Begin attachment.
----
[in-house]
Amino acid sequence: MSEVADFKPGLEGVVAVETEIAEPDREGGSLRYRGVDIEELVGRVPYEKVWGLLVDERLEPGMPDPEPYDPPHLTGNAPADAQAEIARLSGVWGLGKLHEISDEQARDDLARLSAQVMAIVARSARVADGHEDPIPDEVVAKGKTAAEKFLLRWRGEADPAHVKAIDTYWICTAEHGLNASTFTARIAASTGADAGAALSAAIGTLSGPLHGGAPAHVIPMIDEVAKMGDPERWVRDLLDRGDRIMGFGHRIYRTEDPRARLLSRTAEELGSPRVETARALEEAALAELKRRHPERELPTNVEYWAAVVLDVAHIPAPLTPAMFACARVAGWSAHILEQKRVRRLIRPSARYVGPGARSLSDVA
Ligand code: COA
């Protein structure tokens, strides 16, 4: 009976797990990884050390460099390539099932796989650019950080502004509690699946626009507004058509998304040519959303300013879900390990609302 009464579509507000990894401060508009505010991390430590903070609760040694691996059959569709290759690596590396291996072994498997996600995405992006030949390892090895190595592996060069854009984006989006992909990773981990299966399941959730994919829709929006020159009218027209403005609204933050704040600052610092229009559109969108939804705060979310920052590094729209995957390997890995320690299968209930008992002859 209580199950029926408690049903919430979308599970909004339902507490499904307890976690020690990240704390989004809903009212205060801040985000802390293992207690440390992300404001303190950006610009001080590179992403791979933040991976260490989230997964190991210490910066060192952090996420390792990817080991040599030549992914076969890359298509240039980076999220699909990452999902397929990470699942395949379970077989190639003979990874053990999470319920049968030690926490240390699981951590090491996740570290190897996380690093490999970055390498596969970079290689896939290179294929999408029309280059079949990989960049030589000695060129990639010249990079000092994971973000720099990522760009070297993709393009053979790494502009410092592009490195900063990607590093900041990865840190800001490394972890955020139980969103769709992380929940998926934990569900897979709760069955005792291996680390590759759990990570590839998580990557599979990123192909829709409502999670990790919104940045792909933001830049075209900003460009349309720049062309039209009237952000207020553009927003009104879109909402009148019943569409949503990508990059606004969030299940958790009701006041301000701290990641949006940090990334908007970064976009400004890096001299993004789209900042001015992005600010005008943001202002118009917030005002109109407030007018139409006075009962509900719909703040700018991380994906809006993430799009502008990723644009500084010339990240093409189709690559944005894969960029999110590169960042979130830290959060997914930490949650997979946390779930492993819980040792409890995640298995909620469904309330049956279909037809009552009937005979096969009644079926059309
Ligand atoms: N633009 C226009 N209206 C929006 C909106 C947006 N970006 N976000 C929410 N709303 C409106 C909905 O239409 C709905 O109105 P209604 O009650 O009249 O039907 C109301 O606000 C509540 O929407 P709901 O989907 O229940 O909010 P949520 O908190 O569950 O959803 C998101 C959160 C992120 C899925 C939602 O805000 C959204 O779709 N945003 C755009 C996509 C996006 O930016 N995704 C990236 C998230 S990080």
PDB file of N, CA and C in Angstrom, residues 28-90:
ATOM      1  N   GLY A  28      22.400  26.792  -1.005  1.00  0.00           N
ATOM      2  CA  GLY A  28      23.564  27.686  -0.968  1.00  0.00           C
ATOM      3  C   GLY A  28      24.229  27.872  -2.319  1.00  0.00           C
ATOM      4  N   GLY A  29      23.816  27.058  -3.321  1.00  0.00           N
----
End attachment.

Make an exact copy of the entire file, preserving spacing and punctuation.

[in-house]
Amino acid sequence: MSEVADFKPGLEGVVAVETEIAEPDREGGSLRYRGVDIEELVGRVPYEKVWGLLVDERLEPGMPDPEPYDPPHLTGNAPADAQAEIARLSGVWGLGKLHEISDEQARDDLARLSAQVMAIVARSARVADGHEDPIPDEVVAKGKTAAEKFLLRWRGEADPAHVKAIDTYWICTAEHGLNASTFTARIAASTGADAGAALSAAIGTLSGPLHGGAPAHVIPMIDEVAKMGDPERWVRDLLDRGDRIMGFGHRIYRTEDPRARLLSRTAEELGSPRVETARALEEAALAELKRRHPERELPTNVEYWAAVVLDVAHIPAPLTPAMFACARVAGWSAHILEQKRVRRLIRPSARYVGPGARSLSDVA
Ligand code: COA
């Protein structure tokens, strides 16, 4: 009976797990990884050390460099390539099932796989650019950080502004509690699946626009507004058509998304040519959303300013879900390990609302 009464579509507000990894401060508009505010991390430590903070609760040694691996059959569709290759690596590396291996072994498997996600995405992006030949390892090895190595592996060069854009984006989006992909990773981990299966399941959730994919829709929006020159009218027209403005609204933050704040600052610092229009559109969108939804705060979310920052590094729209995957390997890995320690299968209930008992002859 209580199950029926408690049903919430979308599970909004339902507490499904307890976690020690990240704390989004809903009212205060801040985000802390293992207690440390992300404001303190950006610009001080590179992403791979933040991976260490989230997964190991210490910066060192952090996420390792990817080991040599030549992914076969890359298509240039980076999220699909990452999902397929990470699942395949379970077989190639003979990874053990999470319920049968030690926490240390699981951590090491996740570290190897996380690093490999970055390498596969970079290689896939290179294929999408029309280059079949990989960049030589000695060129990639010249990079000092994971973000720099990522760009070297993709393009053979790494502009410092592009490195900063990607590093900041990865840190800001490394972890955020139980969103769709992380929940998926934990569900897979709760069955005792291996680390590759759990990570590839998580990557599979990123192909829709409502999670990790919104940045792909933001830049075209900003460009349309720049062309039209009237952000207020553009927003009104879109909402009148019943569409949503990508990059606004969030299940958790009701006041301000701290990641949006940090990334908007970064976009400004890096001299993004789209900042001015992005600010005008943001202002118009917030005002109109407030007018139409006075009962509900719909703040700018991380994906809006993430799009502008990723644009500084010339990240093409189709690559944005894969960029999110590169960042979130830290959060997914930490949650997979946390779930492993819980040792409890995640298995909620469904309330049956279909037809009552009937005979096969009644079926059309
Ligand atoms: N633009 C226009 N209206 C929006 C909106 C947006 N970006 N976000 C929410 N709303 C409106 C909905 O239409 C709905 O109105 P209604 O009650 O009249 O039907 C109301 O606000 C509540 O929407 P709901 O989907 O229940 O909010 P949520 O908190 O569950 O959803 C998101 C959160 C992120 C899925 C939602 O805000 C959204 O779709 N945003 C755009 C996509 C996006 O930016 N995704 C990236 C998230 S990080």
PDB file of N, CA and C in Angstrom, residues 28-90:
ATOM      1  N   GLY A  28      22.400  26.792  -1.005  1.00  0.00           N
ATOM      2  CA  GLY A  28      23.564  27.686  -0.968  1.00  0.00           C
ATOM      3  C   GLY A  28      24.229  27.872  -2.319  1.00  0.00           C
ATOM      4  N   GLY A  29      23.816  27.058  -3.321  1.00  0.00           N